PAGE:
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This is a follow up on my previous question (you can skip it as I explain in this post the issue):
MySQL InnoDB SELECT...LIMIT 1 FOR UPDATE Vs UPDATE ... LIMIT 1

Environment:

  • JSF 2.1 on Glassfish
  • JPA 2.0 EclipseLink and JTA
  • MySQL 5.5 InnoDB engine

I have a table:

CREATE TABLE v_ext (
  v_id INT NOT NULL AUTO_INCREMENT,
  product_id INT NOT NULL,
  code VARCHAR(20),
  username VARCHAR(30),
  PRIMARY KEY (v_id)
) ENGINE=InnoDB DEFAULT CHARSET=UTF8;

It is populated with 20,000 records like this one (product_id is 54 for all records, code is randomly generated and unique, username is set to NULL):

v_id     product_id    code                  username
-----------------------------------------------------
1        54            '20 alphanumerical'   NULL
...
20,000   54            '20 alphanumerical'   NULL

When a user purchase product 54, he gets a code from that table. If the user purchases multiple times, he gets a code each times (no unique constraint on username). Because I am preparing for a high activity I want to make sure that:

  • No concurrency/deadlock can occur
  • Performance is not impacted by the locking mechanism which will be needed

From the SO question (see link above) I found that doing such a query is faster:

START TRANSACTION;
SELECT v_id FROM v_ext WHERE username IS NULL LIMIT 1 FOR UPDATE;
// Use result for next query
UPDATE v_ext SET username=xxx WHERE v_id=...;
COMMIT;

However I found a deadlock issue ONLY when using an index on username column. I thought of adding an index would help in speeding up a little bit but it creates a deadlock after about 19,970 records (actually quite consistently at this number of rows). Is there a reason for this? I don't understand. Thank you.

share|improve this question
    
What's your transaction isolation level? Have you tried reducing it to read committed? –  Ja͢ck Dec 27 '12 at 9:15
    
How can I get the TX isolation level. I am using JTA and I can't do em.getTransaction() –  JScoobyCed Dec 27 '12 at 11:23

2 Answers 2

up vote 1 down vote accepted

From a purely theoretical point of view, it looks like you are not locking the right rows (different condition in the first statement than in the update statement; besides you only lock one row because of LIMIT 1, whereas you possibly update more rows later on).

Try this:

START TRANSACTION;
SELECT v_id FROM v_ext WHERE username IS NULL AND v_id=yyy FOR UPDATE;
UPDATE v_ext SET username=xxx WHERE v_id=yyy;
COMMIT;

[edit]

As for the reason for your deadlock, this is the probable answer (from the manual):

If you have no indexes suitable for your statement and MySQL must scan the entire table to process the statement, every row of the table becomes locked (...)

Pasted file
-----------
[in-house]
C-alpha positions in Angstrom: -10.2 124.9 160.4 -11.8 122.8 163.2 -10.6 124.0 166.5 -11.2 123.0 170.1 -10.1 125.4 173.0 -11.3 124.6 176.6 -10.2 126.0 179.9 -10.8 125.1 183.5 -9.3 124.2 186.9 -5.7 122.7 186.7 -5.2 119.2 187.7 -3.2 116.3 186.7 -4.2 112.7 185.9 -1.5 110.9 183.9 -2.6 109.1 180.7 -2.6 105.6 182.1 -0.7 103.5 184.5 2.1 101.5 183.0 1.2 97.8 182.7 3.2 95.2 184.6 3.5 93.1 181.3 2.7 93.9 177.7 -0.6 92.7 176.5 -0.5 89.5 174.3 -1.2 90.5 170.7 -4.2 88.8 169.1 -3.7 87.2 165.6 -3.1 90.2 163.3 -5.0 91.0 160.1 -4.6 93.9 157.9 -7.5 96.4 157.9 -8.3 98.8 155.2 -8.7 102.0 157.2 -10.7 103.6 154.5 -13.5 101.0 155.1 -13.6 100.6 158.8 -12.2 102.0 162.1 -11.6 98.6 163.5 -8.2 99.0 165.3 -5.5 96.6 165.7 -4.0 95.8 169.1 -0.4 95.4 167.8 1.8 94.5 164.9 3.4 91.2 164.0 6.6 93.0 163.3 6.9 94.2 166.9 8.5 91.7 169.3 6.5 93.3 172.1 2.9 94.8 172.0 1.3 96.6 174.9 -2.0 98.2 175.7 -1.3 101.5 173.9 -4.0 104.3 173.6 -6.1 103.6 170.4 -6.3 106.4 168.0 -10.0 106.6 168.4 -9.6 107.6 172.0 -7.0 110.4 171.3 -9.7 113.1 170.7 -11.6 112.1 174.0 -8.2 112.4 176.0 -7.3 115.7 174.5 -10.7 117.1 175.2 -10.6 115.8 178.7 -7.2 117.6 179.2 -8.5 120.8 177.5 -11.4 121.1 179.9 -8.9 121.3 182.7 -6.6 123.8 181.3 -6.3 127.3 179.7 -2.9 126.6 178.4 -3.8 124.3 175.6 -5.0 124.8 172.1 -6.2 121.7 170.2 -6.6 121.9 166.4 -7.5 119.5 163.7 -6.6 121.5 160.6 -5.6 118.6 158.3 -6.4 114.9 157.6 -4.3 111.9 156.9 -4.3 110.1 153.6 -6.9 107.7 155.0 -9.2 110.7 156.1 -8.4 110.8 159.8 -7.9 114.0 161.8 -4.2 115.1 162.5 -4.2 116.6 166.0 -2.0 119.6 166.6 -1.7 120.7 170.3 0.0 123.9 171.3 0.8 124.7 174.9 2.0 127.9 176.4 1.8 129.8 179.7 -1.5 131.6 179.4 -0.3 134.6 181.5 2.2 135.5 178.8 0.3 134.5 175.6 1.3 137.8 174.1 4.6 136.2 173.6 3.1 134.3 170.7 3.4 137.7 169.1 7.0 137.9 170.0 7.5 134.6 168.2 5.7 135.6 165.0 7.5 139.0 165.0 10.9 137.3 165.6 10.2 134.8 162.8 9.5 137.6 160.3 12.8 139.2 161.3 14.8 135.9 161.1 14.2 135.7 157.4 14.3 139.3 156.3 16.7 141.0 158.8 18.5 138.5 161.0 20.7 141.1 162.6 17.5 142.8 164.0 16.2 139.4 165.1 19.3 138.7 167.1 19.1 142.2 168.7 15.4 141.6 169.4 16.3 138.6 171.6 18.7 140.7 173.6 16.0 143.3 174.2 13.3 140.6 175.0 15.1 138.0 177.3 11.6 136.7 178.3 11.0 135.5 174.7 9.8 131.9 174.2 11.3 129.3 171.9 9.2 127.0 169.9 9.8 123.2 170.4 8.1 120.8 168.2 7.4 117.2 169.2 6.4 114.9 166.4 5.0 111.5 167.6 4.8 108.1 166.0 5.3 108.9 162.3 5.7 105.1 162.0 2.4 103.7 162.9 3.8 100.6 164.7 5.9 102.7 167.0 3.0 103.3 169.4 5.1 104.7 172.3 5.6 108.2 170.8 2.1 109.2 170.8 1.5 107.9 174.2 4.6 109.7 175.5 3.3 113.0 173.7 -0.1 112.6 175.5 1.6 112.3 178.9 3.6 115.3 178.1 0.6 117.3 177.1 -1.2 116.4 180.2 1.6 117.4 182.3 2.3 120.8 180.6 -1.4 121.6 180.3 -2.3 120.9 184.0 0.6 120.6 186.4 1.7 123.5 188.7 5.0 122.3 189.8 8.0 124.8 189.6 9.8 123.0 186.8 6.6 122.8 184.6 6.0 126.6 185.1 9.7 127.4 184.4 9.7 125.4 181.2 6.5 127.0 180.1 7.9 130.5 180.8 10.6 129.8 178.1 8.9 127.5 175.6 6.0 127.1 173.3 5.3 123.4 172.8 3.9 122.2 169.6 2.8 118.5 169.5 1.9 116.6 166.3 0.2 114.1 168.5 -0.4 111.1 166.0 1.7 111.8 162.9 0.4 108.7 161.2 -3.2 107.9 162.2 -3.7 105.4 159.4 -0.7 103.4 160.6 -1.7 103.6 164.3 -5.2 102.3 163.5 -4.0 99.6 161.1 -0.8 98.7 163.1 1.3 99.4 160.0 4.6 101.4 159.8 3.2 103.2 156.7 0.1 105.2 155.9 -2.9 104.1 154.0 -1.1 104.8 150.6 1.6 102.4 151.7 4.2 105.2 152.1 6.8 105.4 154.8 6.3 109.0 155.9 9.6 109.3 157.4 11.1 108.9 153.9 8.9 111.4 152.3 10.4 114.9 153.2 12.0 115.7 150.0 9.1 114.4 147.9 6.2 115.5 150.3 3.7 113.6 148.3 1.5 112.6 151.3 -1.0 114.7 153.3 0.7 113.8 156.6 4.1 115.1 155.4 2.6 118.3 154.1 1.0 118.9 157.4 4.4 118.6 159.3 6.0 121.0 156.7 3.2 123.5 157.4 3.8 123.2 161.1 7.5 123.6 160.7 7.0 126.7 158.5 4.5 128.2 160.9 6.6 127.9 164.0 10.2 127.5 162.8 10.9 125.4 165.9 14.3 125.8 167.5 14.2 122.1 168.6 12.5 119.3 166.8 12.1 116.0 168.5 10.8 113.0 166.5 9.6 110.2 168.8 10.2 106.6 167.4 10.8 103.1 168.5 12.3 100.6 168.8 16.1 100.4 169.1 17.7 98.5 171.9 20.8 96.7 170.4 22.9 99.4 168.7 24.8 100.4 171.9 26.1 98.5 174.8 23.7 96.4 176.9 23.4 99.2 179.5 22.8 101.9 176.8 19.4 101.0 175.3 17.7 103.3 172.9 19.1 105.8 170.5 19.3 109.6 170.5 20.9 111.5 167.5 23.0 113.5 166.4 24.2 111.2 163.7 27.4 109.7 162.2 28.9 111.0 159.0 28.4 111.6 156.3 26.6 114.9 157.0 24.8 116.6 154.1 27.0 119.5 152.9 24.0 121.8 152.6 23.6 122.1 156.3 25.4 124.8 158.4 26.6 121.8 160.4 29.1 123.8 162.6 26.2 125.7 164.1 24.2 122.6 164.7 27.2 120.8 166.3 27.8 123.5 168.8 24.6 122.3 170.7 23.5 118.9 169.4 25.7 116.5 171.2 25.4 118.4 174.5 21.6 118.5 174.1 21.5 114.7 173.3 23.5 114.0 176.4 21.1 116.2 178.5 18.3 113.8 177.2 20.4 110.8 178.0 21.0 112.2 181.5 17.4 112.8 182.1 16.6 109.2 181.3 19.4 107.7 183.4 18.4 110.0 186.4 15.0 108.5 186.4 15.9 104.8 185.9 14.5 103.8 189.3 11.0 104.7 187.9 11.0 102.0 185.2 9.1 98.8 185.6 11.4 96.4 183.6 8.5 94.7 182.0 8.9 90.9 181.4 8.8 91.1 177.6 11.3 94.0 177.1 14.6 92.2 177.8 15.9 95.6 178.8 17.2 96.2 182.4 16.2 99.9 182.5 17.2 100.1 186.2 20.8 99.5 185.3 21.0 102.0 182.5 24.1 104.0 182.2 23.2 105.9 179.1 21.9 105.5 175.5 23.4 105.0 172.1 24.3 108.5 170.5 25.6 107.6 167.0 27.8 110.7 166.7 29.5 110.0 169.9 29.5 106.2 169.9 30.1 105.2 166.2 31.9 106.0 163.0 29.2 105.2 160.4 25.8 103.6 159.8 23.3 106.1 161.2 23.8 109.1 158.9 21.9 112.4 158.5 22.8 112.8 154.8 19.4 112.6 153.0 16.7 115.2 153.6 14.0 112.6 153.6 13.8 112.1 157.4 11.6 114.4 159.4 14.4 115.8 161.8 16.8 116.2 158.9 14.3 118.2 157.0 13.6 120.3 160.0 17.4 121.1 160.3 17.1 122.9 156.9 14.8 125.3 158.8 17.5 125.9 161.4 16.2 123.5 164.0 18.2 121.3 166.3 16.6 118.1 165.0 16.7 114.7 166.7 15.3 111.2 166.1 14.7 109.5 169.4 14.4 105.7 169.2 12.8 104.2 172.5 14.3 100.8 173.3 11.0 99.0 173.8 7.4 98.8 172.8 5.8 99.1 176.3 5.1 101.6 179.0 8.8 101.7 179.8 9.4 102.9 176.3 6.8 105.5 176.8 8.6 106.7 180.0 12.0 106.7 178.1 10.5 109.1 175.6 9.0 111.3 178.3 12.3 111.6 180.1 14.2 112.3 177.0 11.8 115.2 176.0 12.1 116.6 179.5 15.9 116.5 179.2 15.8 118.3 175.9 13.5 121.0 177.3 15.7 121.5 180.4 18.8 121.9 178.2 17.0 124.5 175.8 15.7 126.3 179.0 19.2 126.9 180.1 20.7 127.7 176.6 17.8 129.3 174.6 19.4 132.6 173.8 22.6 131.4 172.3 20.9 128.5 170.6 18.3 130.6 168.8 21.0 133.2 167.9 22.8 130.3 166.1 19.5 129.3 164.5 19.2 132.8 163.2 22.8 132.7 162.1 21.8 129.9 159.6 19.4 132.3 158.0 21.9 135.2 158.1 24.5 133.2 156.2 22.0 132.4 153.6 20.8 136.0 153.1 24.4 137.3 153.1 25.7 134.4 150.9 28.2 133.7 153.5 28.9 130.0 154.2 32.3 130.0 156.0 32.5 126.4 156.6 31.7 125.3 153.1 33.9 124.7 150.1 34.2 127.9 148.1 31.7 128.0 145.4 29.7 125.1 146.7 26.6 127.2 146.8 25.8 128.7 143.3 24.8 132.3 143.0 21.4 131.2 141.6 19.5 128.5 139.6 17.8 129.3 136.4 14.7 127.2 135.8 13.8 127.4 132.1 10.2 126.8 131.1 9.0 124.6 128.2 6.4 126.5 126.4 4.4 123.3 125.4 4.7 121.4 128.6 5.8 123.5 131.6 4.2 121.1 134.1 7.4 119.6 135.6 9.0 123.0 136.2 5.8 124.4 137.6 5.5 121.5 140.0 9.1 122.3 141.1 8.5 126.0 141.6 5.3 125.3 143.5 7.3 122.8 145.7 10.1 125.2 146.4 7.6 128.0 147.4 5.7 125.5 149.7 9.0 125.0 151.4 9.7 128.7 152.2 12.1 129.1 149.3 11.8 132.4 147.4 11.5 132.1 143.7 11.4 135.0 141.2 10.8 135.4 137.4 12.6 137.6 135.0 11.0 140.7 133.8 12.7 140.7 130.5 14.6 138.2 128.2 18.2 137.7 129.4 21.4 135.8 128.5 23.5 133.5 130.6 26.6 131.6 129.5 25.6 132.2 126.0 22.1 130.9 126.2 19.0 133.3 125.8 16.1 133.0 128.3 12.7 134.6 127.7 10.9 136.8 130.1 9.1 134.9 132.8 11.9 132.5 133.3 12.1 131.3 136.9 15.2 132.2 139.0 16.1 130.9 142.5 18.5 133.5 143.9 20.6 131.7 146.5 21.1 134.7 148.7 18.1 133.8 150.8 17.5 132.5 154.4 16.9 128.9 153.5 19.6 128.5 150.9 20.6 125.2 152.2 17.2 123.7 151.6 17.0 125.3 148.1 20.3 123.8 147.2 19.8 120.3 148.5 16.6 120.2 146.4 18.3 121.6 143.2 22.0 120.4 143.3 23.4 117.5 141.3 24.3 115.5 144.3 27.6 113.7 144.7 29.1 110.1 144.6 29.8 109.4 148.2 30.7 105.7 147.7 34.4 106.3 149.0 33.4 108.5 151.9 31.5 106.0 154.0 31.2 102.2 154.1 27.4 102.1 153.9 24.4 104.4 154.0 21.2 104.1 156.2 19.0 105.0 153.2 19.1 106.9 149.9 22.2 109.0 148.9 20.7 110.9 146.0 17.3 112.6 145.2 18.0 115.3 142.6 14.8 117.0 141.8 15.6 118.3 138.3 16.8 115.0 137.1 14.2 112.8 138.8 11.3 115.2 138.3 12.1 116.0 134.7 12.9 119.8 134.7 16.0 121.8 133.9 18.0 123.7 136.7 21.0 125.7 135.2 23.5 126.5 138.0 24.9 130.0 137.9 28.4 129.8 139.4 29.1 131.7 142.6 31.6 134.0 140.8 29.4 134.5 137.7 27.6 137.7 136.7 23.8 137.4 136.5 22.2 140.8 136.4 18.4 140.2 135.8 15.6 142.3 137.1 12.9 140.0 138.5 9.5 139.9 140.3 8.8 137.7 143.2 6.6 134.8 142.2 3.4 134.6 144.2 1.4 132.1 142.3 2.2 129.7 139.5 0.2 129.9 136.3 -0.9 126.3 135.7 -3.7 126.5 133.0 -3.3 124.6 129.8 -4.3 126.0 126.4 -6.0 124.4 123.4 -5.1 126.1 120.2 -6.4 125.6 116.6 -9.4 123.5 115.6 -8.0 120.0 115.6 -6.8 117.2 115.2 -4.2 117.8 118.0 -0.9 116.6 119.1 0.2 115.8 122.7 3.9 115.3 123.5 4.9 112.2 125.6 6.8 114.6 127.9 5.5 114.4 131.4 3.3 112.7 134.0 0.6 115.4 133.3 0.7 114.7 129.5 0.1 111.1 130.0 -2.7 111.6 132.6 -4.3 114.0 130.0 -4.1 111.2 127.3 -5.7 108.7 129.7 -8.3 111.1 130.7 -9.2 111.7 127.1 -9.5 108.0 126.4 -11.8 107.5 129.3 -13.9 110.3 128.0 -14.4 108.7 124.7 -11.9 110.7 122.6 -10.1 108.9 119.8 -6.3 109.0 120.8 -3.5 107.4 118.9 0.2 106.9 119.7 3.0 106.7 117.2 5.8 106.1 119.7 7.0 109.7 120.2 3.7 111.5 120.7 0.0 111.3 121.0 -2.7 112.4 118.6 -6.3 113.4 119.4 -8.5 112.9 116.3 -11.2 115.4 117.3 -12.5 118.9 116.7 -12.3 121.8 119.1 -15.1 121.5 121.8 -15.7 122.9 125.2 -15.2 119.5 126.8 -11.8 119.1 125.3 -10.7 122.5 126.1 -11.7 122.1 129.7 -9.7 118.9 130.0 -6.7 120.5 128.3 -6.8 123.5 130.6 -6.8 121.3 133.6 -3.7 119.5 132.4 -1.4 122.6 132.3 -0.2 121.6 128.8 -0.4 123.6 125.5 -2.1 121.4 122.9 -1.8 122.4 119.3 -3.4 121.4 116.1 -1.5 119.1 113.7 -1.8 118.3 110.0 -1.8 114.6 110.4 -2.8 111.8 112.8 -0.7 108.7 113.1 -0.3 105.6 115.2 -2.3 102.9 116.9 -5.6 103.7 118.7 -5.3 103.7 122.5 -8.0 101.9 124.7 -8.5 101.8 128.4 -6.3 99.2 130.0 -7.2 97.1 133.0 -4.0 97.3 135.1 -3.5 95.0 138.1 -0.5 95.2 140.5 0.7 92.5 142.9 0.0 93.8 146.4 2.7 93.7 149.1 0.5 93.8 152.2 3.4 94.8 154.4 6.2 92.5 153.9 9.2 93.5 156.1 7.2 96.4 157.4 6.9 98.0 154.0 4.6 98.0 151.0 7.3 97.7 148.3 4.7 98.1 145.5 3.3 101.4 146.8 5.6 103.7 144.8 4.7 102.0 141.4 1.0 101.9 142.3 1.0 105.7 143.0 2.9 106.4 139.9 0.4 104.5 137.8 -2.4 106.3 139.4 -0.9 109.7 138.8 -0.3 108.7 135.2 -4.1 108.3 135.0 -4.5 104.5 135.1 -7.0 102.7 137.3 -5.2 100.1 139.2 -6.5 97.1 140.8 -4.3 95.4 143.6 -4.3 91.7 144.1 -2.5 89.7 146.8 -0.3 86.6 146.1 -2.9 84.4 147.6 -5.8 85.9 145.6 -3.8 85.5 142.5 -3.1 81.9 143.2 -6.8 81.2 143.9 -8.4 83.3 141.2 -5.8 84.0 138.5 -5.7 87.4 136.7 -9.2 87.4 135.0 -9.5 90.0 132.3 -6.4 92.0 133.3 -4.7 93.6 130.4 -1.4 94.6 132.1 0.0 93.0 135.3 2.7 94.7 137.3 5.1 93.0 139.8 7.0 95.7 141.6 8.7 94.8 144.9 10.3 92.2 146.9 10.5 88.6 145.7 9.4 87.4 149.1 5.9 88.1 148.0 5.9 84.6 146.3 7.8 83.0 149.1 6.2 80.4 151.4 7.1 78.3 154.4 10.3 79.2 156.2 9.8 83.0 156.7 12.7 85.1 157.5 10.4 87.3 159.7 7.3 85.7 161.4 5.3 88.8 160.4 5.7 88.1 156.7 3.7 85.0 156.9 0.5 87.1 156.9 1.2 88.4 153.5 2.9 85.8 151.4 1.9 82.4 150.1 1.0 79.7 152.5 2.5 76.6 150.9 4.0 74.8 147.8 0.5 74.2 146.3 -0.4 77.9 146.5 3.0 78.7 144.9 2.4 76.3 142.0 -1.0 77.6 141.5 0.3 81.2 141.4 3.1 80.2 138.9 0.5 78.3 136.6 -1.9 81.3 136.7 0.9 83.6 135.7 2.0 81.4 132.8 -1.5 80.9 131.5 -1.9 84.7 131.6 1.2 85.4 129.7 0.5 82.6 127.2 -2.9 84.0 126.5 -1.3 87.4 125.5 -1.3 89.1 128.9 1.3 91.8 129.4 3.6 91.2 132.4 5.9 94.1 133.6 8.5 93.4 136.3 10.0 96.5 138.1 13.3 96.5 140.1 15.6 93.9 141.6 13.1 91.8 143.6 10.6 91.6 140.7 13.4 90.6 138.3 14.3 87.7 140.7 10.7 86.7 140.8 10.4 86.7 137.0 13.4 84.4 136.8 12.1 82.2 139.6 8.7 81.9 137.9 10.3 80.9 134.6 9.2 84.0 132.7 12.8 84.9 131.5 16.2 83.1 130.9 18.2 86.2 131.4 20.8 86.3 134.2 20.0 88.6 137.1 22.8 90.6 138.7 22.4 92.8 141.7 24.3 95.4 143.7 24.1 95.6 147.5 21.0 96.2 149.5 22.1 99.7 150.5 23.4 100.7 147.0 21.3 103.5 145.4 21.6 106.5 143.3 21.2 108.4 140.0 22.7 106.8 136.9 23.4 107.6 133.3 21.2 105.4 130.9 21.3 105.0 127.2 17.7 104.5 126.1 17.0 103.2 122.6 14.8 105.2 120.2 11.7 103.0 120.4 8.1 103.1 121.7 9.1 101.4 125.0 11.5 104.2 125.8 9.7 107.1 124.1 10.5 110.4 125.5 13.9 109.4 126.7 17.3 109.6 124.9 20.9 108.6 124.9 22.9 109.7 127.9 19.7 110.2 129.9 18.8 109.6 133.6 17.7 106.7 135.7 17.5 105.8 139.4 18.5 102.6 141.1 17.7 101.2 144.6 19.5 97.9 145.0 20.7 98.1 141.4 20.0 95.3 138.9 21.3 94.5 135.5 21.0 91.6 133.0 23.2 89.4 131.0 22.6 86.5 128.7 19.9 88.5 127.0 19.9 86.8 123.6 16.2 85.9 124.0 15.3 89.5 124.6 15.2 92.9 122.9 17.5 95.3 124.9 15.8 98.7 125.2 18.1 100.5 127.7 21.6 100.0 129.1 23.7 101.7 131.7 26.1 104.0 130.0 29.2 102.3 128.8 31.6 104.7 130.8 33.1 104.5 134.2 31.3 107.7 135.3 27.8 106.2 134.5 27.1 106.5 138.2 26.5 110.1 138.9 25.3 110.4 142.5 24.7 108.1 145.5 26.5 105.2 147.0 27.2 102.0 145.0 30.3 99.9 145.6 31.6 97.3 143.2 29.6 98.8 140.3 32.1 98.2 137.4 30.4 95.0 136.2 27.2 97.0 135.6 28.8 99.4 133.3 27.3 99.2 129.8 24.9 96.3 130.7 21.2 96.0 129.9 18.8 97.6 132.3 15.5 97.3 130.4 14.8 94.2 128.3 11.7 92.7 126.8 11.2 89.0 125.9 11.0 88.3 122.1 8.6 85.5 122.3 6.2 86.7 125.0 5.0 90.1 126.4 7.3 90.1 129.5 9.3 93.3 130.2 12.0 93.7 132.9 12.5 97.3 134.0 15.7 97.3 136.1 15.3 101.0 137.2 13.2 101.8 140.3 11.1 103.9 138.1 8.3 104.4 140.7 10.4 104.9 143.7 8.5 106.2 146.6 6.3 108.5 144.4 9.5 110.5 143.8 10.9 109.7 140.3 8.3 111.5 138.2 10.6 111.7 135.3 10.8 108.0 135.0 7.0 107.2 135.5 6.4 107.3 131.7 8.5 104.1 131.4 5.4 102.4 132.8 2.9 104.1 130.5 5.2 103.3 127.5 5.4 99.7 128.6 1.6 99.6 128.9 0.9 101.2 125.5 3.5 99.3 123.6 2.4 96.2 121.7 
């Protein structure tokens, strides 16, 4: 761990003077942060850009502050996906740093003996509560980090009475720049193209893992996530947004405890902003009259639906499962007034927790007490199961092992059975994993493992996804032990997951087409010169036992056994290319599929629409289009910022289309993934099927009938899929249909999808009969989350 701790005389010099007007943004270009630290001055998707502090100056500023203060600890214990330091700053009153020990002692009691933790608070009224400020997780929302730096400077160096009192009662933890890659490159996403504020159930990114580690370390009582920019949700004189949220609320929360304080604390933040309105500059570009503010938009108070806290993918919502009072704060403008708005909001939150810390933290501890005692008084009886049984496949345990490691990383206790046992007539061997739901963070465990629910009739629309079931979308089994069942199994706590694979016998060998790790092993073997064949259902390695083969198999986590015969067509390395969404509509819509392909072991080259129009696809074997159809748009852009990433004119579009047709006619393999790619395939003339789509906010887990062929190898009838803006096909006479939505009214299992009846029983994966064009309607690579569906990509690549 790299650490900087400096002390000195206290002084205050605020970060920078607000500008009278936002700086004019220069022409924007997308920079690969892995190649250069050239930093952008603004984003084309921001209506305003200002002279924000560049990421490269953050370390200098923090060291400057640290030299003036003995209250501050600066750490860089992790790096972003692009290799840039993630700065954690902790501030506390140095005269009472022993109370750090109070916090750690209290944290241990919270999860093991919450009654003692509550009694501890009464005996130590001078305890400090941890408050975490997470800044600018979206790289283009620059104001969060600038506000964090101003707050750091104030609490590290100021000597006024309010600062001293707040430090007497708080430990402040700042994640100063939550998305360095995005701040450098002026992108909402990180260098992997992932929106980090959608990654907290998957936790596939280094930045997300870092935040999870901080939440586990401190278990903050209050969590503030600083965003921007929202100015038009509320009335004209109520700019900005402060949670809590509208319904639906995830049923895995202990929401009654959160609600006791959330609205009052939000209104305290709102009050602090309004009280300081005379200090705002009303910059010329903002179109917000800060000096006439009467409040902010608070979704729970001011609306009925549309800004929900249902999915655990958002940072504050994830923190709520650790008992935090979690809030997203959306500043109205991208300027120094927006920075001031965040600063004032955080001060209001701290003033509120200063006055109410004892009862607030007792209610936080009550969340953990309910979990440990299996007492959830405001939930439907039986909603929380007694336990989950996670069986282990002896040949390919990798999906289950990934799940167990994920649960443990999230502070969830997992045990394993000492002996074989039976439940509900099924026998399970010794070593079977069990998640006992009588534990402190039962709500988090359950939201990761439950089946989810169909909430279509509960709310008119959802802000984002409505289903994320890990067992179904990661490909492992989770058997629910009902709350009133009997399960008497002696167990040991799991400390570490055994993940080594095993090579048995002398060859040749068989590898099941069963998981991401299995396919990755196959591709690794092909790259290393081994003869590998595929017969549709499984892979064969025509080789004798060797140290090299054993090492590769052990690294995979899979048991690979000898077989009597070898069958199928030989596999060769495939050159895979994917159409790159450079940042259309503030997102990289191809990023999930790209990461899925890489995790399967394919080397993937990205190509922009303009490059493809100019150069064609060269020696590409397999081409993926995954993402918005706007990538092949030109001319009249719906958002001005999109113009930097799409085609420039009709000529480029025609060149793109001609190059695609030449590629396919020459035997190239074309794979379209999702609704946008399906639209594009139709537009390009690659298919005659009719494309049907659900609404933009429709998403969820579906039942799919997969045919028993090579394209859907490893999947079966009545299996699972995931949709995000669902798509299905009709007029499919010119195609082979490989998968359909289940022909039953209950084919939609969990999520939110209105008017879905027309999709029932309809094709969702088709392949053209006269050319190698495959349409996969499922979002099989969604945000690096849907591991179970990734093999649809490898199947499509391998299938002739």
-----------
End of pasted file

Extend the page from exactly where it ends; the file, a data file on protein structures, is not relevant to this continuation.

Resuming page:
Without an index, the SELECT ... FOR UPDATE statement is likely to lock the entire table, whereas with an index, it only locks some rows. Because you didn't lock the right rows in the first statement, an additional lock is acquired during the second statement.

Obviously, a deadlock cannot happen if the whole table is locked (i.e. without an index). A deadlock can certainly occur in the second setup.

share|improve this answer
    
I don't have id. I only have the primary key that could be used. I need to update one and only one record, and the condition is "any one row with username null". –  JScoobyCed Dec 27 '12 at 11:24
    
@JScoobyCed Then you should update only the record identified by v_id from the first query. –  Ja͢ck Dec 27 '12 at 11:32
    
That's what I am doing and this creates a deadlock when username is indexed. –  JScoobyCed Dec 27 '12 at 11:37
    
@Jack Ok, I see my typo in my post. I updated the update query id --> v_id. Sorry for the confusion. –  JScoobyCed Dec 27 '12 at 11:38
    
@JScoobyCed I also changed id to v_id. My remark still applies: you should use the same condition in both statements. As it stands in your current code, you may sometimes update rows which are not locked by the first statement. –  RandomSeed Dec 27 '12 at 13:09

First of all, the definition of the table is wrong. You have no tid column in the table, so i am suspecting the primary key is v_id.
Second of all, if you select for update, you lock the row. Any other select coming until the first transaction is done will wait for the row to be cleared, because it will hit the exact same record. So you will have waits for this row.
However, i pretty much doubt this can be a real serious problem in your case, because first of all, you have the username there, and second of all you have the product id there. It is extremly unlikely that you will have alot of hits on that exact same record you hit initially, and even if you do, the transaction should be running very fast.
You have to understand that by using transactions, you usually give up pretty much on concurrency for consistent data. There is no way to support consistency of data and concurrency at the same time.

share|improve this answer
    
Thanks for noting the tid. Though it was not my issue (the table names and fields in my code are mostly different, I just tried to simplify the names in this post). Also, product_id is the same for the 20,000 records. Only code (which is unique across 20,000 rows) is different but I can't query on that since it is the value I need to get. But I need to get it with 0% chance that 2+ queries return that same code in case of concurrency. I don't need 'full concurrency'. I need to be able to serialize (by code or DB locking way) with low impact on performance so to obtain near concurrency. –  JScoobyCed Dec 28 '12 at 2:22
    
then locking the row should not pose a problem. Unless the update takes a very long time. And locking the record is basicly your only way, so i would go for that solution. –  Xnoise Dec 28 '12 at 13:23

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